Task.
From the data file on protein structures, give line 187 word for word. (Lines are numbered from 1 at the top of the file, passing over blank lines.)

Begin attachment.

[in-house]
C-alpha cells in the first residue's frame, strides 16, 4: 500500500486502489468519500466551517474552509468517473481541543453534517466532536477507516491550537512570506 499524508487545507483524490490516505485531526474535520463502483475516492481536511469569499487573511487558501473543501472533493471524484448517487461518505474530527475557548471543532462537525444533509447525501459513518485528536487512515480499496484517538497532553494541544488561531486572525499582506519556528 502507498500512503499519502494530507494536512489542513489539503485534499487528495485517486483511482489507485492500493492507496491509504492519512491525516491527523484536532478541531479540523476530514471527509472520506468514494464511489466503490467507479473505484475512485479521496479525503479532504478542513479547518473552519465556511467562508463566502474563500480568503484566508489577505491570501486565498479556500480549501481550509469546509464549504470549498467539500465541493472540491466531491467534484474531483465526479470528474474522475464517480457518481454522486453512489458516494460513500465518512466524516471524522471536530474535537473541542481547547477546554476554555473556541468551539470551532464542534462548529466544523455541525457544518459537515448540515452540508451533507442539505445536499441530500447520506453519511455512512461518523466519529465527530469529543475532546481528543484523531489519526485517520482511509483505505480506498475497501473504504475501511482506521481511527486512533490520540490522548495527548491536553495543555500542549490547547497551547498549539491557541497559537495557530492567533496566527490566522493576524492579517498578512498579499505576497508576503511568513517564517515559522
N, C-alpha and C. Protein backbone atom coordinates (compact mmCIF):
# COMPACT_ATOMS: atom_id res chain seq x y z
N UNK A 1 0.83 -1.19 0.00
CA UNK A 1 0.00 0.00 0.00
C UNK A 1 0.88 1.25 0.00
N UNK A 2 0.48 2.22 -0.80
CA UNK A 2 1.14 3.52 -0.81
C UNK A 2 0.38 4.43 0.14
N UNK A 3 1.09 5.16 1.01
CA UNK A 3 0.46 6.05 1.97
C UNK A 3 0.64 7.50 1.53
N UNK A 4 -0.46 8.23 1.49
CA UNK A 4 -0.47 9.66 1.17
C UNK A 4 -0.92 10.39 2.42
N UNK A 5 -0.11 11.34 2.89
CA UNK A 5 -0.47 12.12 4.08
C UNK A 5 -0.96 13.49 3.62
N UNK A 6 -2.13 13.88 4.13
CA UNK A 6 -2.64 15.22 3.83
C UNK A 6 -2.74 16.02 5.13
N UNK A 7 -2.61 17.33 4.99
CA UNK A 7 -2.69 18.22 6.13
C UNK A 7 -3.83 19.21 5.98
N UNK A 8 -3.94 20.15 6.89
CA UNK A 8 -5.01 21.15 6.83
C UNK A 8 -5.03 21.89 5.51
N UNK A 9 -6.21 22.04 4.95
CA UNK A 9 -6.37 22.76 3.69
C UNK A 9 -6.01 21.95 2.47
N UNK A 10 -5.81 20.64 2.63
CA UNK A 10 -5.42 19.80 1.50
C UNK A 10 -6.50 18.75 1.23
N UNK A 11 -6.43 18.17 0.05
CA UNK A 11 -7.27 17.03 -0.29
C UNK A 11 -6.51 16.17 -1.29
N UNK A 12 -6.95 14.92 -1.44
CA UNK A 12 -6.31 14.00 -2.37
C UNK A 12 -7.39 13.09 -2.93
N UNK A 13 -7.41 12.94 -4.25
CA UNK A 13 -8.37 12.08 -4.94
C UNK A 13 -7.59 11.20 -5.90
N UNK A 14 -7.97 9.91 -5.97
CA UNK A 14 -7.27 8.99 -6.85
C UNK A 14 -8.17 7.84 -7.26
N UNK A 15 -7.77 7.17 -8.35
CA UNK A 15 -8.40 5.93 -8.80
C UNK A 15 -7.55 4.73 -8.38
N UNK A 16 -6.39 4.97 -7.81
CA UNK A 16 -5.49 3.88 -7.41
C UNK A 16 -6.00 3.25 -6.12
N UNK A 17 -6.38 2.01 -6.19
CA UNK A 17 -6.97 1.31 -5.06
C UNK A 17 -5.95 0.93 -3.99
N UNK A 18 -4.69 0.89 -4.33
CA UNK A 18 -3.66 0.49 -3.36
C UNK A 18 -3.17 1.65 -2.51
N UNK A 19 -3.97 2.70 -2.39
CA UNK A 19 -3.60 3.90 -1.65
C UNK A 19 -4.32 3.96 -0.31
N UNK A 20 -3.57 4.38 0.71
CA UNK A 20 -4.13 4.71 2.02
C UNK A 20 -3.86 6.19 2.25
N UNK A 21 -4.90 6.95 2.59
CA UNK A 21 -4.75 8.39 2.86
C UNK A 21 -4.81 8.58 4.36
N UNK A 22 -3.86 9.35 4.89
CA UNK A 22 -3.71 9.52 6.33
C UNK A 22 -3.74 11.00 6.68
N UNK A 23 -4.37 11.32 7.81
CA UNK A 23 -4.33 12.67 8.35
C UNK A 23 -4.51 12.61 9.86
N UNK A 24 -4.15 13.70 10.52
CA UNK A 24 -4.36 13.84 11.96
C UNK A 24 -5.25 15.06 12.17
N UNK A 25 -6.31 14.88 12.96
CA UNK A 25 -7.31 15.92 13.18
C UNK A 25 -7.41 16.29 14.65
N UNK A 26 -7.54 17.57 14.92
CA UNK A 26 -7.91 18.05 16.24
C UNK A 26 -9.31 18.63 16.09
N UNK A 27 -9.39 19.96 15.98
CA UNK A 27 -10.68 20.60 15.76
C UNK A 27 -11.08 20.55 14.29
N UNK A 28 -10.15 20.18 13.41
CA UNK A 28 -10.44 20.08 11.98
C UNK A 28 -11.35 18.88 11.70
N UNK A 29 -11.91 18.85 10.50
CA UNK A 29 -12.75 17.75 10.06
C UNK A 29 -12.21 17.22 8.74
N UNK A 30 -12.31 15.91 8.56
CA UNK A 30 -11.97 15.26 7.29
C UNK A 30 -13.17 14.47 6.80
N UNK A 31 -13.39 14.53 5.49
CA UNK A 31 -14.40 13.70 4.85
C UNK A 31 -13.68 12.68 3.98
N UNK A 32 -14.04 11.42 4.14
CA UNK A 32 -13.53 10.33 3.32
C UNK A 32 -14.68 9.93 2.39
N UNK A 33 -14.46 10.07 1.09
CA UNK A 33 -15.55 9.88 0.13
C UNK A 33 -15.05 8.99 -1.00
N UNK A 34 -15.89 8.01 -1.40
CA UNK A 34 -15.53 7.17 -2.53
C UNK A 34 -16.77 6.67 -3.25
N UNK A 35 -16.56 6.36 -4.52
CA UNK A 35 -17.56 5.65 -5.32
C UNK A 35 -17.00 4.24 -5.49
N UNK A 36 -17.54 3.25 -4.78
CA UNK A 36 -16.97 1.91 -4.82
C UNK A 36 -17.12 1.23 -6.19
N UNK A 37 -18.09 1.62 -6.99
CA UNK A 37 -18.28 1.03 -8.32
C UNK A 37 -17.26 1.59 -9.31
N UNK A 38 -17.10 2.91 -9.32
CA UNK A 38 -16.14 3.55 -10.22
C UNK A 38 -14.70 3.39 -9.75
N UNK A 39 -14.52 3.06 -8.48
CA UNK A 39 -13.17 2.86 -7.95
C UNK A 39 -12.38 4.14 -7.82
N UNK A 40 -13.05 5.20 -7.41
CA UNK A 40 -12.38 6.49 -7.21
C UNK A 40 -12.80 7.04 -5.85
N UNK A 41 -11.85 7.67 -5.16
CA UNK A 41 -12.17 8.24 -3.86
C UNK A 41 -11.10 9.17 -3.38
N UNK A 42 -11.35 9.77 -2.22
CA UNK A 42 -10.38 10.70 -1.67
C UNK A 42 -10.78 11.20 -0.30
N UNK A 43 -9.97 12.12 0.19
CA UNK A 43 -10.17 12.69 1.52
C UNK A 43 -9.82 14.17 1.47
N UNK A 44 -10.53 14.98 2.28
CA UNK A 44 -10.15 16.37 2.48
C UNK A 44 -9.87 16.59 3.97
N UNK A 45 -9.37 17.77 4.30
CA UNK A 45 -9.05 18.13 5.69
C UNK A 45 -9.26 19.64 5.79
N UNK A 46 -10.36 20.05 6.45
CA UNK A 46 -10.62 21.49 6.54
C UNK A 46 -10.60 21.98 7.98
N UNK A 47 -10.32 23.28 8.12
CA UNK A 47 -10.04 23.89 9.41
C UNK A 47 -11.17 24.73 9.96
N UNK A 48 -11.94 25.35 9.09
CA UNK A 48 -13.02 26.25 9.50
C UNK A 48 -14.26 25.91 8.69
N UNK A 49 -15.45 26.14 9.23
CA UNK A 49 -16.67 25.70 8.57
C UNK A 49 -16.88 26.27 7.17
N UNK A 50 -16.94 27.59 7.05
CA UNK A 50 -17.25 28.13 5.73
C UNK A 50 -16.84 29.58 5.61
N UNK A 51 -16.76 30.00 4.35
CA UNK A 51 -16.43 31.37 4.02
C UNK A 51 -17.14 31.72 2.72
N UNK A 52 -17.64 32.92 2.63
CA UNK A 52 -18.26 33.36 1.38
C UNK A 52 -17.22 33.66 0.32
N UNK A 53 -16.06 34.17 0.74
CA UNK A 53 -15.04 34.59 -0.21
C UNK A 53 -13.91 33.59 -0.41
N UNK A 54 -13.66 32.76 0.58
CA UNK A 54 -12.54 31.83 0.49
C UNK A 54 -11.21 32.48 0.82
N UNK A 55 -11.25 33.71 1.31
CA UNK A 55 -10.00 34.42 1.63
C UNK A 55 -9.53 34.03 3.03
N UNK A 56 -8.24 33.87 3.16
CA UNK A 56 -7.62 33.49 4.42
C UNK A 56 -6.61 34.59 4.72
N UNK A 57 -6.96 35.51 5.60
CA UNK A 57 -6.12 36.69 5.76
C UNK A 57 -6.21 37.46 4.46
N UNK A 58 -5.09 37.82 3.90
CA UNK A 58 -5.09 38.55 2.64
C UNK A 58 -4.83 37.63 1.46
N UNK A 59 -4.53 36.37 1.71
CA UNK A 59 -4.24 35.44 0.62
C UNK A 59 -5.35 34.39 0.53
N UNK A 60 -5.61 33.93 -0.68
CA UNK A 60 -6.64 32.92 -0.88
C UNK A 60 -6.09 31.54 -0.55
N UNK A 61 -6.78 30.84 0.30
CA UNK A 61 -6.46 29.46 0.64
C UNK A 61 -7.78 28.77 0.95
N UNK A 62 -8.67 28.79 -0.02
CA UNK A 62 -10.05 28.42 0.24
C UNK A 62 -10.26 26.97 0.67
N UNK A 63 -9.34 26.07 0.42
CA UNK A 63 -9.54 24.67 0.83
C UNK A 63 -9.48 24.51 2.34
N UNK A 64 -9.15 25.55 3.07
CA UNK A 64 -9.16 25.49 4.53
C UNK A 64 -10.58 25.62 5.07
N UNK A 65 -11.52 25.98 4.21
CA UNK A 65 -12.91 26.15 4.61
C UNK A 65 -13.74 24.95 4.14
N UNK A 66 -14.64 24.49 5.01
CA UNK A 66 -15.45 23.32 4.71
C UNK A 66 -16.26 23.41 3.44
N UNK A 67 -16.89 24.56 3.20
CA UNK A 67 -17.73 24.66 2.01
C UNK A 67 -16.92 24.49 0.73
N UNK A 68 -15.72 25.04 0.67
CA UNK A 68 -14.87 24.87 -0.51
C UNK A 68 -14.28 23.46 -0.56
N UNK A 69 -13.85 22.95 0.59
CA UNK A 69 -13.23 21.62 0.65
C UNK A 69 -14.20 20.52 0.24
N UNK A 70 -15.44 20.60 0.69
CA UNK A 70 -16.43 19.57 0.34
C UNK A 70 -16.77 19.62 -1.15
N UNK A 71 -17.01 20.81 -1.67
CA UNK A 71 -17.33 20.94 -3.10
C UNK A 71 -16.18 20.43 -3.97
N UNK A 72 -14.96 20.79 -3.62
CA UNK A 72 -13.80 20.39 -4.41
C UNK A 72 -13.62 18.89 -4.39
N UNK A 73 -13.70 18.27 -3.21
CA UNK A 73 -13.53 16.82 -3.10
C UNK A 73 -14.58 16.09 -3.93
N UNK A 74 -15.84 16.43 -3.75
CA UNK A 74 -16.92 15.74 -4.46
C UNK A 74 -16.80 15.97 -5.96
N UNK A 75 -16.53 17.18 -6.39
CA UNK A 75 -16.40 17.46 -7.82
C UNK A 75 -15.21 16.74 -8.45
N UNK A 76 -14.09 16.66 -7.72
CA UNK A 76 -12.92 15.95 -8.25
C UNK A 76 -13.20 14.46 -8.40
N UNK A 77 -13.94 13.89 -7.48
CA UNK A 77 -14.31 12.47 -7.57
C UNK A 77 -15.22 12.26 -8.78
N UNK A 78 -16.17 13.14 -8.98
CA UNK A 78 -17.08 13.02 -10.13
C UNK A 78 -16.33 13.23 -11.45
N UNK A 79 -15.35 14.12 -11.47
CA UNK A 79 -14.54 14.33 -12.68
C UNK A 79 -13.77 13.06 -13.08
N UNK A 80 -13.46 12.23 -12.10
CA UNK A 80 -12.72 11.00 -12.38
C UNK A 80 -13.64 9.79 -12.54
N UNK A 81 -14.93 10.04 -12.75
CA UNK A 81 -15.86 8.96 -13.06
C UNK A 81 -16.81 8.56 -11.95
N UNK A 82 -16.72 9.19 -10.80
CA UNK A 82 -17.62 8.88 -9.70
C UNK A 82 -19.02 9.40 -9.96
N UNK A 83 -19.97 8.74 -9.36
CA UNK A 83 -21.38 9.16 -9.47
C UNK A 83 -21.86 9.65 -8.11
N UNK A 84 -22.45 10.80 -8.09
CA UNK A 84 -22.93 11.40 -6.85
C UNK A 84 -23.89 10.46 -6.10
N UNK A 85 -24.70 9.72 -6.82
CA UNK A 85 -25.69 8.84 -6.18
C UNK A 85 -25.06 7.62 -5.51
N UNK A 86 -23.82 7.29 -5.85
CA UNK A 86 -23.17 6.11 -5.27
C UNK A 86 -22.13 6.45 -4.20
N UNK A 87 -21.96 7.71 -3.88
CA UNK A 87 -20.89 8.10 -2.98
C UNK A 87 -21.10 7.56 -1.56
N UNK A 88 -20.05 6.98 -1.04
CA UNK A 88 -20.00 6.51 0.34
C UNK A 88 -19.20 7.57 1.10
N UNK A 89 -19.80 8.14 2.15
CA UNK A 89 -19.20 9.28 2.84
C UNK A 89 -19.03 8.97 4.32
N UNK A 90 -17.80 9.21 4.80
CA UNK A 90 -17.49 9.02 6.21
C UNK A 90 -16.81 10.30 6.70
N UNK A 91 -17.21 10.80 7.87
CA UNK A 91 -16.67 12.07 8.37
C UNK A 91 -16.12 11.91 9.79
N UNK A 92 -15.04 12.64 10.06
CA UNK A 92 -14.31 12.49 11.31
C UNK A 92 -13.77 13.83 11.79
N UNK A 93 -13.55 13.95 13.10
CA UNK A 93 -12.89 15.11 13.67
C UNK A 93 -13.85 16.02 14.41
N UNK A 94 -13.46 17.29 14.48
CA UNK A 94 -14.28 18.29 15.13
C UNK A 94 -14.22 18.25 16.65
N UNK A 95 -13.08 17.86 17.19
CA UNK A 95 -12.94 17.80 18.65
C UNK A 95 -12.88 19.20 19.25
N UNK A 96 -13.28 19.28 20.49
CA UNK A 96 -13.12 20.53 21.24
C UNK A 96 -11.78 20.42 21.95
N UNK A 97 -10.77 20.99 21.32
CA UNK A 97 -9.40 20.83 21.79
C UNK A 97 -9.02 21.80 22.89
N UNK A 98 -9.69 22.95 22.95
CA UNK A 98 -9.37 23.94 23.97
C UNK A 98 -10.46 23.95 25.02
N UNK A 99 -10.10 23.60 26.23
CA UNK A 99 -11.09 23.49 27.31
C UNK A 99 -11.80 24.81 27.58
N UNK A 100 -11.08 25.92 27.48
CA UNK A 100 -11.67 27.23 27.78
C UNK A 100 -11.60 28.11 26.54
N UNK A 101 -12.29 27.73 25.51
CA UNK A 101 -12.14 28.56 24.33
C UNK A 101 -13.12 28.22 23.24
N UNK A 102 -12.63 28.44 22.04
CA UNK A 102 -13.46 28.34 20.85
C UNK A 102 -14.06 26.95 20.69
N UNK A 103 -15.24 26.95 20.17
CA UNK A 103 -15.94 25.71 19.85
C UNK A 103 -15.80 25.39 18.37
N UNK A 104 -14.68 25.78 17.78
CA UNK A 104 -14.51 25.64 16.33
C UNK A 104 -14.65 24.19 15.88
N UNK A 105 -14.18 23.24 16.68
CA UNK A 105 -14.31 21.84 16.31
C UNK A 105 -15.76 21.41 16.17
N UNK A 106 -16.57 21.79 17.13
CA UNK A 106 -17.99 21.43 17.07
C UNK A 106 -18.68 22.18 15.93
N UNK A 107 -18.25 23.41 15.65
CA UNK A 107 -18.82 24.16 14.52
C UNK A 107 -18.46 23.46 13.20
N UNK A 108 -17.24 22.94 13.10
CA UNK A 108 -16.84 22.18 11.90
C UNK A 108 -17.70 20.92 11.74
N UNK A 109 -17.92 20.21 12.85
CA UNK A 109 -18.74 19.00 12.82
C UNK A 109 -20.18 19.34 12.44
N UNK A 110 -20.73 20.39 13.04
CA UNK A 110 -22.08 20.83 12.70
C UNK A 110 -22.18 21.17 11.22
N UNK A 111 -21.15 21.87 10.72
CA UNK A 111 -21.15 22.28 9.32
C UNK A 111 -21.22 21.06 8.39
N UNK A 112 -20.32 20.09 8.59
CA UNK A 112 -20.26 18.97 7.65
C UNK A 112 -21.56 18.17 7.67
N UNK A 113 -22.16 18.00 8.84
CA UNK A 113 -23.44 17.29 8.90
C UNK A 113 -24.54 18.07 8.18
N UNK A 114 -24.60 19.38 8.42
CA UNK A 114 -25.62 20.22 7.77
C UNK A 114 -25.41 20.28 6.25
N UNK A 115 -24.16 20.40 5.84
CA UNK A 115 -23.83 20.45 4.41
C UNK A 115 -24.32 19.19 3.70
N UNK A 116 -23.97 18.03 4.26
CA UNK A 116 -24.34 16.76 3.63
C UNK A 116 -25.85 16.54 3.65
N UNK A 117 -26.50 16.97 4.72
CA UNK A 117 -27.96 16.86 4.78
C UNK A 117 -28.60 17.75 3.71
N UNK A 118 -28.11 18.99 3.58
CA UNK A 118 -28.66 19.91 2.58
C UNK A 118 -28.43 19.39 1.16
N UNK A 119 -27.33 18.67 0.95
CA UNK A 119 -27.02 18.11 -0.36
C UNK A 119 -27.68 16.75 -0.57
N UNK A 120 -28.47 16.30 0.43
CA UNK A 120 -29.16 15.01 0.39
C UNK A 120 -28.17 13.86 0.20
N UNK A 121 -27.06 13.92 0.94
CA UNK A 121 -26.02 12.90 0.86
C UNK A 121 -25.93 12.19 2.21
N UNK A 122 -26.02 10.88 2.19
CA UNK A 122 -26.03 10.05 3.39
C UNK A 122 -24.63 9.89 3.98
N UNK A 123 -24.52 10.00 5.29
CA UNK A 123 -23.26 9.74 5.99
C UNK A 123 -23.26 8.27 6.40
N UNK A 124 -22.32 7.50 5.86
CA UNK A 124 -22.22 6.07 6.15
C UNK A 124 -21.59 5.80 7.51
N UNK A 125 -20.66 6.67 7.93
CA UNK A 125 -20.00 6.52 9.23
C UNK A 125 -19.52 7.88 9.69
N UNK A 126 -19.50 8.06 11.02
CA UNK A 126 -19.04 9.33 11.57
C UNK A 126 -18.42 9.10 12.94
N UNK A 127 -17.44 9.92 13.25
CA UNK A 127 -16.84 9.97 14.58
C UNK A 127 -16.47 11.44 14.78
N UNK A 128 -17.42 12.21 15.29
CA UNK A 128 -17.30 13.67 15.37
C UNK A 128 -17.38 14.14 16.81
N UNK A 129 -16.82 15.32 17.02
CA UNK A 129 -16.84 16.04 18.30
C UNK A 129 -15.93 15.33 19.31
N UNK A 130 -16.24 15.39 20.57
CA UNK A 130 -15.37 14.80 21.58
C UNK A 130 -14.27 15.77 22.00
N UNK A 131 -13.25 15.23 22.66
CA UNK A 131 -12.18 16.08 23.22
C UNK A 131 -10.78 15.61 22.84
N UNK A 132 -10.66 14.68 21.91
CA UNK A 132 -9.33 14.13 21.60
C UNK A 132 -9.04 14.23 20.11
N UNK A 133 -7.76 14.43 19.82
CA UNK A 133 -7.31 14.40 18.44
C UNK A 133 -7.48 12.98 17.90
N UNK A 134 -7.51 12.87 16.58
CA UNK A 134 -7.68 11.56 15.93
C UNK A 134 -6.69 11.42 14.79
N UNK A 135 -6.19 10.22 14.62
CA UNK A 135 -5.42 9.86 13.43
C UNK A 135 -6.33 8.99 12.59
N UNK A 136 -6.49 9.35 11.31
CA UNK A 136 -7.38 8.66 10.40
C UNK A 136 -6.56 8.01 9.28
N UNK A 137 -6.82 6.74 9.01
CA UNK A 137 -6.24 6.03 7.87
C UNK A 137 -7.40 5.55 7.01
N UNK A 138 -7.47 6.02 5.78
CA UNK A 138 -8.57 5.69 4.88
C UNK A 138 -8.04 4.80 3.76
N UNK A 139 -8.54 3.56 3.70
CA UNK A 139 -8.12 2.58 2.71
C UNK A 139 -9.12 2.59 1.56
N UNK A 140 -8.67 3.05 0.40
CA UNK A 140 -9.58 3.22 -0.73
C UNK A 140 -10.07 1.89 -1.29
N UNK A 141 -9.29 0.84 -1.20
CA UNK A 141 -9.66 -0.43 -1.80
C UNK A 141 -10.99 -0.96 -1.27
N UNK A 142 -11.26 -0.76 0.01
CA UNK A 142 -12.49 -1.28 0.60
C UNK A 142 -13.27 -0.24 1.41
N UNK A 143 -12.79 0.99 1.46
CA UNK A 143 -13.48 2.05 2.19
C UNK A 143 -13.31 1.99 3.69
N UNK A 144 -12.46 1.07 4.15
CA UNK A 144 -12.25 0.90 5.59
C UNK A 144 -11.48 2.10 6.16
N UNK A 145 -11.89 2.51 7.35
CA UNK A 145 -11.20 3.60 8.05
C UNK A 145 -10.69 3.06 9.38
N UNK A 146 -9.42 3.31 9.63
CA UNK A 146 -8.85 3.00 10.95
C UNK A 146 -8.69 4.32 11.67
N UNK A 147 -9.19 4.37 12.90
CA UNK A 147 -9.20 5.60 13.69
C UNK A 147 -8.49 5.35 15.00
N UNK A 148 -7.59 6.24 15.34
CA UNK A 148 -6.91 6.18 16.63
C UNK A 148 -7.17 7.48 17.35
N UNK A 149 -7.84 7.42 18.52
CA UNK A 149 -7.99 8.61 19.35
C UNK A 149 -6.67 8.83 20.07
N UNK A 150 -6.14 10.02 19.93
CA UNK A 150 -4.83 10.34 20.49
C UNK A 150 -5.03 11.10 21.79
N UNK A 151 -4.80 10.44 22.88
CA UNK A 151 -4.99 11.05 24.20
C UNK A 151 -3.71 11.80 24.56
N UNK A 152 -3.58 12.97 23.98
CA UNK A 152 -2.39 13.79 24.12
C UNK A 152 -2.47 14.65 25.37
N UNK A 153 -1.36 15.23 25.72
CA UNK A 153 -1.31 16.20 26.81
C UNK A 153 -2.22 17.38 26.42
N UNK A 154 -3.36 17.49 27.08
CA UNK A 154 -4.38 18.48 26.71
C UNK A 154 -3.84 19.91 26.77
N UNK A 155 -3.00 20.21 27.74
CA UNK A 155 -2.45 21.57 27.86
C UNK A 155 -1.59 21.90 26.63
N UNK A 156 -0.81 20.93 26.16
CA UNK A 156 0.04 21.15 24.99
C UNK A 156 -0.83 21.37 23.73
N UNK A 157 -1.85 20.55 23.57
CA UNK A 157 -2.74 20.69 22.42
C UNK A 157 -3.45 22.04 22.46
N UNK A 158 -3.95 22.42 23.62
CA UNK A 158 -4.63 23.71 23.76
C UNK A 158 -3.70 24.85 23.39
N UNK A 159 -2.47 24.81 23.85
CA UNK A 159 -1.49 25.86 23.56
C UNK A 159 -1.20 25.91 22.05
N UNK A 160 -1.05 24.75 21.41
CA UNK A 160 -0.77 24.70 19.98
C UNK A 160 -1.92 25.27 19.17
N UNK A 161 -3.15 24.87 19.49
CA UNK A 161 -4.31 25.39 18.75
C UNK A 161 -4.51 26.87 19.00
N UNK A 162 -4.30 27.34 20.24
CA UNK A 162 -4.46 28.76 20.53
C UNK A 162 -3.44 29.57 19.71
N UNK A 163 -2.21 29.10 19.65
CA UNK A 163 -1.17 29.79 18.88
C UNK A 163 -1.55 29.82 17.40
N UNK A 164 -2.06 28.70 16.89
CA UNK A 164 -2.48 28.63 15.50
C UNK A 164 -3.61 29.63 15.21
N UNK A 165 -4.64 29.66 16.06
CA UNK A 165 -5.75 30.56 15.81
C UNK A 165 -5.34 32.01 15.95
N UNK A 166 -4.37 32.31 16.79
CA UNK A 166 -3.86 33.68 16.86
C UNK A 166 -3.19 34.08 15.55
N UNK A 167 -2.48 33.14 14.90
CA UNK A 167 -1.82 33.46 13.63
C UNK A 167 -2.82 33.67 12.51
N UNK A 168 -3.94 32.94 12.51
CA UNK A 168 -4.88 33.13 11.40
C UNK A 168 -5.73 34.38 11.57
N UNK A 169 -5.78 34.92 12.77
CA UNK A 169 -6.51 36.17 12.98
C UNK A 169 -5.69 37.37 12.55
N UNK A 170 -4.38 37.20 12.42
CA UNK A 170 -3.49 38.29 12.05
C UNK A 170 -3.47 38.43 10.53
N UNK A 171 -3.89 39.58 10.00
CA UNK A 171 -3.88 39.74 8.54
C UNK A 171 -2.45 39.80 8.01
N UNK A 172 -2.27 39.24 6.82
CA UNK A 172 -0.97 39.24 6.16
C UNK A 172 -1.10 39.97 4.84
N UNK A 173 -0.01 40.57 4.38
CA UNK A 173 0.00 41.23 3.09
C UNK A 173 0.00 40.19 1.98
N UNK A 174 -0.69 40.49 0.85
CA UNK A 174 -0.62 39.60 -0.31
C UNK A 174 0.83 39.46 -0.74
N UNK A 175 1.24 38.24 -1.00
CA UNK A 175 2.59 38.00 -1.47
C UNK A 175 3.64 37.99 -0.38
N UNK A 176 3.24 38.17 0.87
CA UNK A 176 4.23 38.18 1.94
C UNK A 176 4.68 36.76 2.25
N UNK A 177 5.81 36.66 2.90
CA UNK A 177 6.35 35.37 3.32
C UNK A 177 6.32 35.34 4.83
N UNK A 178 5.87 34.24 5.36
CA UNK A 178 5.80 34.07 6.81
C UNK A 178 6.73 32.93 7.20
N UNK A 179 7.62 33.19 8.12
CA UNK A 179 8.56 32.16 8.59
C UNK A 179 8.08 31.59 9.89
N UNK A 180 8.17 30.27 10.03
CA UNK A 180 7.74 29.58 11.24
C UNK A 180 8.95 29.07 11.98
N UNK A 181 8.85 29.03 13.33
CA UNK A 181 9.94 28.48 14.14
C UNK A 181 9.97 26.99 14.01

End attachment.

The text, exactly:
C UNK A 61 -7.78 28.77 0.95